@LarissaW, great subject.
Lots of people have already given you good info. In particular, the link that @Chris gave you, while a bit simple-minded as he wrote, has some good fundamentals.
As an engineer, I need to understand how things work in order to internalize them. In case you are like me, here is the problem set.
The source of the problem
I think the most important thing to consider (the fundamental issue) is that drinking inhibits your liver from delivering glucose regularly as it normally does. The liver has several functions. One of them to filter your blood from toxins and other nefarious substances. Your liver views alcohol as a poison (it would be, of course, to your body, if your liver did not deal with it), and immediately switches its priority to filtering it out of your bloodstream. The problem is that, when it does that, it largely stops the rest of what it does, which is to turn the glycogen it stores into glucose and regularly release some of that glucose into your blood. The outcome is that, as long as you have a good amount of alcohol into your blood, you will not get much glucose from your liver.
The consequences are three-fold:
since you don’t get a normal glucose release, you are likely to get hypo, sometimes for a long time (many reliable sources mention 24 hours). Depending upon how your body reacts, the effect may not be continuous, but spring upon later in the period of effect.
taking carbs will not produce a normal correction effect: it may be much slower than usual (unless they are pure dextrose/glucose, and even then), since the liver will not help much in delivering it to your bloodstream
glucagon will not have much of an effect for the same reason, since it signals the liver to dump its glycogen—but the liver is already busy
In addition, the effect of alcohol in the evening is much worse if you went through significant exercise during the day—both can cause hypoglycemia on their own. Combined they can constitute a great danger. The delayed lows caused by exercise may be made much worse by the alcohol-processing of your liver.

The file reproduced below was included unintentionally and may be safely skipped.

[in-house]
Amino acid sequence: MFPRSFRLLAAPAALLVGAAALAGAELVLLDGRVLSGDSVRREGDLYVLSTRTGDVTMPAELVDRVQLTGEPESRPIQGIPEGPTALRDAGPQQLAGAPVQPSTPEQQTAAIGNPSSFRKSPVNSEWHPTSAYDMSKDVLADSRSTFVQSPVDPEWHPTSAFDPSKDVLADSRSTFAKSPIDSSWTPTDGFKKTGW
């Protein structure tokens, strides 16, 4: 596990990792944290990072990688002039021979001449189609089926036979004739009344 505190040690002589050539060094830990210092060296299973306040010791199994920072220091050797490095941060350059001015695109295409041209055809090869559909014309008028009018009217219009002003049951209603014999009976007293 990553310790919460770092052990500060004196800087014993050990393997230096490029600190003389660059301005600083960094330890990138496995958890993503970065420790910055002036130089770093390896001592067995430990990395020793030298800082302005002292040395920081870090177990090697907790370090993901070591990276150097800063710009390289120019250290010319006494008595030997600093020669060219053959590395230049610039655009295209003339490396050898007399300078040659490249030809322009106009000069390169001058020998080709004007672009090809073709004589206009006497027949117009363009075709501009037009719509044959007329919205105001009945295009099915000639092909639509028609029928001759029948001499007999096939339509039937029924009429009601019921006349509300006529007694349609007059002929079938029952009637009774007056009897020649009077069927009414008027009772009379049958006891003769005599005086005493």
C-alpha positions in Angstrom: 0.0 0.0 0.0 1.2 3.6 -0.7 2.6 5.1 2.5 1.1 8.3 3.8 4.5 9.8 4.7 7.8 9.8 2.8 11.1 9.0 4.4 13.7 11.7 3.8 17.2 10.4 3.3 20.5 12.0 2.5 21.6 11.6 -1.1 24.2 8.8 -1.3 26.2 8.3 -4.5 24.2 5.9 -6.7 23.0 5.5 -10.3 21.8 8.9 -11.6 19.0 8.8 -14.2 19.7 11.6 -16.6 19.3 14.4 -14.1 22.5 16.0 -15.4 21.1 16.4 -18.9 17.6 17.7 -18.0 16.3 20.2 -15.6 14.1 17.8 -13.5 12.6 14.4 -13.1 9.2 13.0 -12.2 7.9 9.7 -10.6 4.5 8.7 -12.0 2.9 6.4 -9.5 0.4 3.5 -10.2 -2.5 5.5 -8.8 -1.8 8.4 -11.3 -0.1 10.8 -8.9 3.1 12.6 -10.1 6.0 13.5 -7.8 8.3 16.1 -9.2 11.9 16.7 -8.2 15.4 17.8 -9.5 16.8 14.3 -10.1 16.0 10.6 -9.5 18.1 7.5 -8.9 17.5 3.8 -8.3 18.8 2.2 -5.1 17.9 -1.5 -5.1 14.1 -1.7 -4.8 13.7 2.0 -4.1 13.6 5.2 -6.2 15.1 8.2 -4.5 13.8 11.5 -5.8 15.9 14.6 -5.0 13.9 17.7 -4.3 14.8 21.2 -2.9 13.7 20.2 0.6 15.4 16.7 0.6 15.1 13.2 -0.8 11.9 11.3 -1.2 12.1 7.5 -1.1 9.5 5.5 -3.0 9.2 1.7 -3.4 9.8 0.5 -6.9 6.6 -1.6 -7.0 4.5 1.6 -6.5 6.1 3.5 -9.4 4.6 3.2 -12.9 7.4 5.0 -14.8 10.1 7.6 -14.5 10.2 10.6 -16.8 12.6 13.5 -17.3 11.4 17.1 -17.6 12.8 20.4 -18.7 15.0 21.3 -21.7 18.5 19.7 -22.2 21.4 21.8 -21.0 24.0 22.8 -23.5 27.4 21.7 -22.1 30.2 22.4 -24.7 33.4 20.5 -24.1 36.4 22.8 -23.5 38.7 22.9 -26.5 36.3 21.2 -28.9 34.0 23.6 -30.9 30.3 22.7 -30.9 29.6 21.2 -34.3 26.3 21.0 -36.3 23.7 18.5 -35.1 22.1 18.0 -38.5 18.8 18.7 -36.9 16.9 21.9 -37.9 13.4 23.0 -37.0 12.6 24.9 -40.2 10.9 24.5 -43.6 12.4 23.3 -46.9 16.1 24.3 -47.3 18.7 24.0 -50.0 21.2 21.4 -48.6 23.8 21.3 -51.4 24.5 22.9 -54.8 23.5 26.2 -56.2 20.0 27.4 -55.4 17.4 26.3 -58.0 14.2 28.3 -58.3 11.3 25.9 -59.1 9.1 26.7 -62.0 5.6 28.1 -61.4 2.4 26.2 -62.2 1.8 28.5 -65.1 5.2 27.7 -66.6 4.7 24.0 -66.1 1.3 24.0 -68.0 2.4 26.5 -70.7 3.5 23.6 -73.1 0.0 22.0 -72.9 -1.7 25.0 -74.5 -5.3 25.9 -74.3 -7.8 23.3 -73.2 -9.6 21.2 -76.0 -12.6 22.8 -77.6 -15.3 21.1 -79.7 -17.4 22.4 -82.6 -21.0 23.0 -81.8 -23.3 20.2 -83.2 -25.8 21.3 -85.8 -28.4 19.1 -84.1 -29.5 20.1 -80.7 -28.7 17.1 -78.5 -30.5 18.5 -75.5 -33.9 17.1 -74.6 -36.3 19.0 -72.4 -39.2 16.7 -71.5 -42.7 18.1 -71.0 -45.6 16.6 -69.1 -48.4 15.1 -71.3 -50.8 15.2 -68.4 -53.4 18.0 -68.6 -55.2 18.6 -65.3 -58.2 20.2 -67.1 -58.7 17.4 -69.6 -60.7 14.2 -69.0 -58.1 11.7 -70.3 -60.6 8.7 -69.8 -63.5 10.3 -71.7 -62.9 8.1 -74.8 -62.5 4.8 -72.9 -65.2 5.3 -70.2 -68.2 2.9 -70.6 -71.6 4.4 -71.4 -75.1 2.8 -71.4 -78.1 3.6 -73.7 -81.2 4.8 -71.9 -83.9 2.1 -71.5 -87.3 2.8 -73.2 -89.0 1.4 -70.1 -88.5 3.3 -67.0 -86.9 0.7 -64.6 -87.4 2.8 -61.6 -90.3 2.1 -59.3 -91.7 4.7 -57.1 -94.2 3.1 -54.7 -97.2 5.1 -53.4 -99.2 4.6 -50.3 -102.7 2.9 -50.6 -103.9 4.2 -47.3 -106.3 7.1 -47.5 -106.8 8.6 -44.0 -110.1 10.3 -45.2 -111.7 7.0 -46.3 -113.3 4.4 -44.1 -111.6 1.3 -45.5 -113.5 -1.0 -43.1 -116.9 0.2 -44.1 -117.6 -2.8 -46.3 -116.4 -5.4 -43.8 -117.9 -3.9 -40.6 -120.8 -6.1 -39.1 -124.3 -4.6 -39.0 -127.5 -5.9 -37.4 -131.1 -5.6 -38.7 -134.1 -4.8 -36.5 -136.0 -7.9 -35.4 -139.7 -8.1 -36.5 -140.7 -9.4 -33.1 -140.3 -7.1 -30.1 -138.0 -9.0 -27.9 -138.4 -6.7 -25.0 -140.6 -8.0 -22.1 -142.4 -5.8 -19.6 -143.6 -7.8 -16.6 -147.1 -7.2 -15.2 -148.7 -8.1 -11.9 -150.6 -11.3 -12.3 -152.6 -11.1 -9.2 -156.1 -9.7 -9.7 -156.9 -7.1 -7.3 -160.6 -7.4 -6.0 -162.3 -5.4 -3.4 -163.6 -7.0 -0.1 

The consequences can be extreme in some cases such as binge drinking: if you have enough alcohol to largely block your liver from releasing glucose for a long time, your best home choice will be to use pure dextrose/glucose as a source of carbs (almost any other carb requires liver mediation). In some cases you may just need a glucose IV at the emergency room
A common early death scenario for young adults is to go drink with buddies, ingest a large amount of alcohol, go to sleep it off, not wake up to normal signs of hypos because of the usual effect of alcohol, get into a deep hypo and die. The worst of it is that, even if you wake up and take sugar, if you are too deep into a hypo already, the ingestion of carbs may not raise you in time, since its effect may be greatly slowed by the lack of support from your liver. There is a point where only a glucose IV may do the job. This, of course, is the nightmare scenario.
Possible means of dealing with it
since alcohol will likely produce lows, eating some slow acting carbs prior to/during drinking helps mitigate the effect. In fact, some medical sites recommend that you always eat when drinking (example below).
For the same reason, adjusting your basal down (if you are pumping) can also be helpful. @glitzabetes mentioned her thoughts on that. MDI users may also be able to lower the relevant 1/2 day dose if they use 2 injections/day (particularly with levemir, whose action tends to wane faster).
if you don’t have a CGM be ready to test frequently
It is critical to let your drinking friends know about the symptoms of hypoglycemia, so that they understand what may happen to you, and can help you if needed. Be sure to let them know that, in many ways, they are similar to the symptoms of drunkenness.
because your sense of judgment gets affected by your alcohol intake, if your group has a designated driver, it is a good idea to use him/her to monitor your condition, in particular if you have given that person some training on diabetes treatment.
if you drink more than is reasonable for you, in some ways sleep is not your friend. I am not sure what to suggest there, except that having some friends check on you regularly (check your CGM, really) while you sleep after an evening of wild drinking might save your life.